Meanwhile, back at the ranch…

June 16, 2010

While the mariners were landing in the New World (see previous post), the Renaissance intellectual literati were carrying on with their pagan wet dream in a dream.  Published in 1499, and a bestseller for centuries, I just finished Hypnerotomachia Poliphili [other posts] and I can confidently say that it is the weirdest book I have read.  Here are a few samples of the text which, as the translator tells us in his forward, has been considerably pruned of invented words and bizarre phrases to make it flow better for the modern reader.

One of the many architectural wonders Poliphilio dreams, and describes at tremendous length:

The threshold of the doorway was made from an immense leek-green stone, whose tough surface was marred with a scattering of white, black, and grey spots and various other indistinct stains.  The straight antis-columns rested on this, standing one pace form the edge of the threshold with their inner sides smooth and lustrous but their outer faces notably carved.  There was not sight of hinges either on the threshold, or above, nor any indications of iron hooks retaining the half-capitals which were of the same stone.  Above this there curved the arched beam or semicircle, with the requisite lineaments and measured fascias of the beam, namely balls or berries and spindles, arranged by tens as if threaded on a string; dog’s ears; sinuous or lapped rinceaux in antique style, with their stalks.  The spine, wedge, or keystone of the arch was worthy of admiration for its bold and subtle design and its elegant finish, which make it a splendid sight to see.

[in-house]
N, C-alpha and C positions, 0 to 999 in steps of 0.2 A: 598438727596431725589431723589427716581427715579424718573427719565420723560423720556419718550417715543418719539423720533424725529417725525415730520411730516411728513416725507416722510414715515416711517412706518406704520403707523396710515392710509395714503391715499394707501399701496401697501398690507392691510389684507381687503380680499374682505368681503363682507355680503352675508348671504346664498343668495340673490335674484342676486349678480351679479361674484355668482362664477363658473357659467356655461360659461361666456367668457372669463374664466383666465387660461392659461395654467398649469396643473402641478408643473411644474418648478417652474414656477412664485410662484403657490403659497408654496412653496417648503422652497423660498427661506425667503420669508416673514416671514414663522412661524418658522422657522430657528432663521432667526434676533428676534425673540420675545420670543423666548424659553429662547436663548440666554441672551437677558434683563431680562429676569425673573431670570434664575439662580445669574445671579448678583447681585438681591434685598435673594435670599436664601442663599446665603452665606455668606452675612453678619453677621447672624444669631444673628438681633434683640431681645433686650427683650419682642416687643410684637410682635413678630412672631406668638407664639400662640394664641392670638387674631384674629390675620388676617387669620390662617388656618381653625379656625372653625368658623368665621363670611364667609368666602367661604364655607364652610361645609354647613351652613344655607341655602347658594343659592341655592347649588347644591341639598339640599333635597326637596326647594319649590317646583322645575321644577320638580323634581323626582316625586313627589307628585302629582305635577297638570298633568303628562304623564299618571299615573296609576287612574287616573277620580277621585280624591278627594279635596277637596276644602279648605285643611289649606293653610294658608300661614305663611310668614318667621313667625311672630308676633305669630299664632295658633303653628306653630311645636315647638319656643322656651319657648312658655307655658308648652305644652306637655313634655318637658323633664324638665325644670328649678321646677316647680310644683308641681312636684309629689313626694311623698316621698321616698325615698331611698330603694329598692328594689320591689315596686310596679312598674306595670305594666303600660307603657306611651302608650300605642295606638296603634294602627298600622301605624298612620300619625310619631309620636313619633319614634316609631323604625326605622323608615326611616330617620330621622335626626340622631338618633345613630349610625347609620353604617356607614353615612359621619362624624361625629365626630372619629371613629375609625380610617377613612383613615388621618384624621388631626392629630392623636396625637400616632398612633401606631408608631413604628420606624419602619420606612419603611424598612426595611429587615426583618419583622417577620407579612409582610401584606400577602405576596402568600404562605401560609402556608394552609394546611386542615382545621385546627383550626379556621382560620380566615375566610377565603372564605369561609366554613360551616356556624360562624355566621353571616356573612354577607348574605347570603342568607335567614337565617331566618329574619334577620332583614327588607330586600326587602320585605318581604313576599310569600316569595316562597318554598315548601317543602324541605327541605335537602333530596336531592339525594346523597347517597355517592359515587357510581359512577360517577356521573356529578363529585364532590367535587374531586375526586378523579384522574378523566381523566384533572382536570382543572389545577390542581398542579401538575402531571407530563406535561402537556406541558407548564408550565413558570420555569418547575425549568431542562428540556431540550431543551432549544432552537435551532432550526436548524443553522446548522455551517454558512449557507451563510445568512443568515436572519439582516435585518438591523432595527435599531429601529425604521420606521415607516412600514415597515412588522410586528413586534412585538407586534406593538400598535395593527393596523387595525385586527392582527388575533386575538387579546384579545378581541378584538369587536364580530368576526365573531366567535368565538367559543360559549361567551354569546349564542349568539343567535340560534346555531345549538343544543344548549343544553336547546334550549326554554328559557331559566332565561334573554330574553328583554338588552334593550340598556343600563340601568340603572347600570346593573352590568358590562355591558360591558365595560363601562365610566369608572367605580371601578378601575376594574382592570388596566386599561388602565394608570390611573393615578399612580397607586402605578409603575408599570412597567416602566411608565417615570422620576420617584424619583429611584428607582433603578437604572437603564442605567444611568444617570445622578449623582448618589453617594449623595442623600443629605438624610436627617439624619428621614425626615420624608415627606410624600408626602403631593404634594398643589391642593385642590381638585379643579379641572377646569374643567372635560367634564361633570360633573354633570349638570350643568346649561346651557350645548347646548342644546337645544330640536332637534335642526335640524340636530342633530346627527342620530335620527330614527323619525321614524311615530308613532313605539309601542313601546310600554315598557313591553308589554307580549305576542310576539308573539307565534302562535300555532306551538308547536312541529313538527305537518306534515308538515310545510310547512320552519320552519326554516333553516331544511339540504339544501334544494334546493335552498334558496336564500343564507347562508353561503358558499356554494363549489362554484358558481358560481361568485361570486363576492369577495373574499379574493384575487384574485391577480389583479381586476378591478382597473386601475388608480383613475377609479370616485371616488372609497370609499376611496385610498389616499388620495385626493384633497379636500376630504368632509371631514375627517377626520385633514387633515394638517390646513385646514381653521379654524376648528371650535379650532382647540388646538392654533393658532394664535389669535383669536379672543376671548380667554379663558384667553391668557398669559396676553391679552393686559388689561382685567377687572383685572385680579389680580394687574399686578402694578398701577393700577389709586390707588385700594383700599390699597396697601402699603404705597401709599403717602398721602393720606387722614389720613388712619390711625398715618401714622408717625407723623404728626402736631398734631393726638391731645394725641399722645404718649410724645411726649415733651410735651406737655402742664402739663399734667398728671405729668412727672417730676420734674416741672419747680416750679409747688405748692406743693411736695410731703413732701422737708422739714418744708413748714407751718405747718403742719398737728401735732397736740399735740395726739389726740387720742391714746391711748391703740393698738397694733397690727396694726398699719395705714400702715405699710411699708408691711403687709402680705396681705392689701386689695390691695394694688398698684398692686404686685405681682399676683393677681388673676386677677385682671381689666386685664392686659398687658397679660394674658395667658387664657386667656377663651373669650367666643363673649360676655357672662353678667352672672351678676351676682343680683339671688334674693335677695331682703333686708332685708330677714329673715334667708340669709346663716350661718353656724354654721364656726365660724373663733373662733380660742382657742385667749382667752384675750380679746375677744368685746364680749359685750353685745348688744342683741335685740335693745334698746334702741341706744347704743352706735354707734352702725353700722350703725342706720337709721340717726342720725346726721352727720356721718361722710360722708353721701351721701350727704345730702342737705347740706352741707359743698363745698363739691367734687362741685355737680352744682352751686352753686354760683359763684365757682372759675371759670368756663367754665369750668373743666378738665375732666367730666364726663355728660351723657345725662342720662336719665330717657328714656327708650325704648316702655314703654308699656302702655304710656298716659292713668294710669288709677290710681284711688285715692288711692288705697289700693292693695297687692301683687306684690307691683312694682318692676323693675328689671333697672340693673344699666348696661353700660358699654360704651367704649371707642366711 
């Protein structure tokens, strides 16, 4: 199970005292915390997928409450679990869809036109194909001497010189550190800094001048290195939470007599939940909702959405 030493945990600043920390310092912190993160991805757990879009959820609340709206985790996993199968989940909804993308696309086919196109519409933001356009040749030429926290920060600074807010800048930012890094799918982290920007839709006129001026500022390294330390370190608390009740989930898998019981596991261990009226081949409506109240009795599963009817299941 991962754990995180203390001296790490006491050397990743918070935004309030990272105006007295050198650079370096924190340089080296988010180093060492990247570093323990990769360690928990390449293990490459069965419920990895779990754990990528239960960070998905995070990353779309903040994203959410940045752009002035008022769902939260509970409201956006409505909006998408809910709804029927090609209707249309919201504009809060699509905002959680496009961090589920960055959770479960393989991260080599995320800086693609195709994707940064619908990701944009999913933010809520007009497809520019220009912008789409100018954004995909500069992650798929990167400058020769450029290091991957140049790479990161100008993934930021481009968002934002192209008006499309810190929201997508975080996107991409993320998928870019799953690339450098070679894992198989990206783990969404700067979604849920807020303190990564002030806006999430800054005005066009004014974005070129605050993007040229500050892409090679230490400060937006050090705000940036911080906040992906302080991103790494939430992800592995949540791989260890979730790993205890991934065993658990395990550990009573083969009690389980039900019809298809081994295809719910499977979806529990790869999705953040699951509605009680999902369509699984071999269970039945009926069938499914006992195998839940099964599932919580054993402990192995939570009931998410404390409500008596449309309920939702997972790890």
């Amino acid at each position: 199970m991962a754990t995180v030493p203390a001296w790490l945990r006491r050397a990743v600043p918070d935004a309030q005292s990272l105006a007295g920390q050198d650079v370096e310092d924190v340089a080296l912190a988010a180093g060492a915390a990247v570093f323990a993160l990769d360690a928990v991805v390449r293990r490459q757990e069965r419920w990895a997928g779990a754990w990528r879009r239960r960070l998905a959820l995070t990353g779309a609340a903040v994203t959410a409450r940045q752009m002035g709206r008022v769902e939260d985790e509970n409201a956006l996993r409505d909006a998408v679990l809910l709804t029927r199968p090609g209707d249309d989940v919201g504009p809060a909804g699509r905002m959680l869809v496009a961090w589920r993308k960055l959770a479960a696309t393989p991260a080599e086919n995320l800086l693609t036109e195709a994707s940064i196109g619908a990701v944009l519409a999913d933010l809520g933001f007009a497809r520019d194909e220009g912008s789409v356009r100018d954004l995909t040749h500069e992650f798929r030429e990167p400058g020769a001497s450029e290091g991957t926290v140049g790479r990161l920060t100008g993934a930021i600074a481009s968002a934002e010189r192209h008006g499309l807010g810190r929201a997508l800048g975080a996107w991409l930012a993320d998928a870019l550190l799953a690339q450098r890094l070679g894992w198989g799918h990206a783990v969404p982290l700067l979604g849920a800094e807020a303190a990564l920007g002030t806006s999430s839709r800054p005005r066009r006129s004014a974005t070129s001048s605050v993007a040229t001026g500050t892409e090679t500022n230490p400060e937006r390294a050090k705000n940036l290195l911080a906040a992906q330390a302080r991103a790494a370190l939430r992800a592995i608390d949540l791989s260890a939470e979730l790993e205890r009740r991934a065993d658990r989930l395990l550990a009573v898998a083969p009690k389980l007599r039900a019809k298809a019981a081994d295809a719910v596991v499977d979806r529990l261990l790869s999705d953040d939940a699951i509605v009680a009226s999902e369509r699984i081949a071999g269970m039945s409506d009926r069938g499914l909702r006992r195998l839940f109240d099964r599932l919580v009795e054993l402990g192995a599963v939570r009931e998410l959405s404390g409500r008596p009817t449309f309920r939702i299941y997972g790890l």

In his dream, Poliphilio meets an enticing nymph:

The white breasts were left voluptuously open as far as to reveal the round nipples,  The little virginal body rested on straight legs, and little feet, some of the bare within antique sandals what were held on by golden thongs that passed between the bi and the middle toes, near the little toe, and right around the heel, to join neatly above the instep in an artistic bow.  Some were in shoes, tightly fastened with golden hooks: others wore boots with soles of crimson and other gay colors, such as were never seen on Gaius Caligula, the first to wear them.  Some had high boots slit around their with and fleshy calves; others, slippers with masterly fasteners of gold and silk. Many wore antique Sicyonian shoes, and a few had fine silken socks, with golden laces decorated with gems.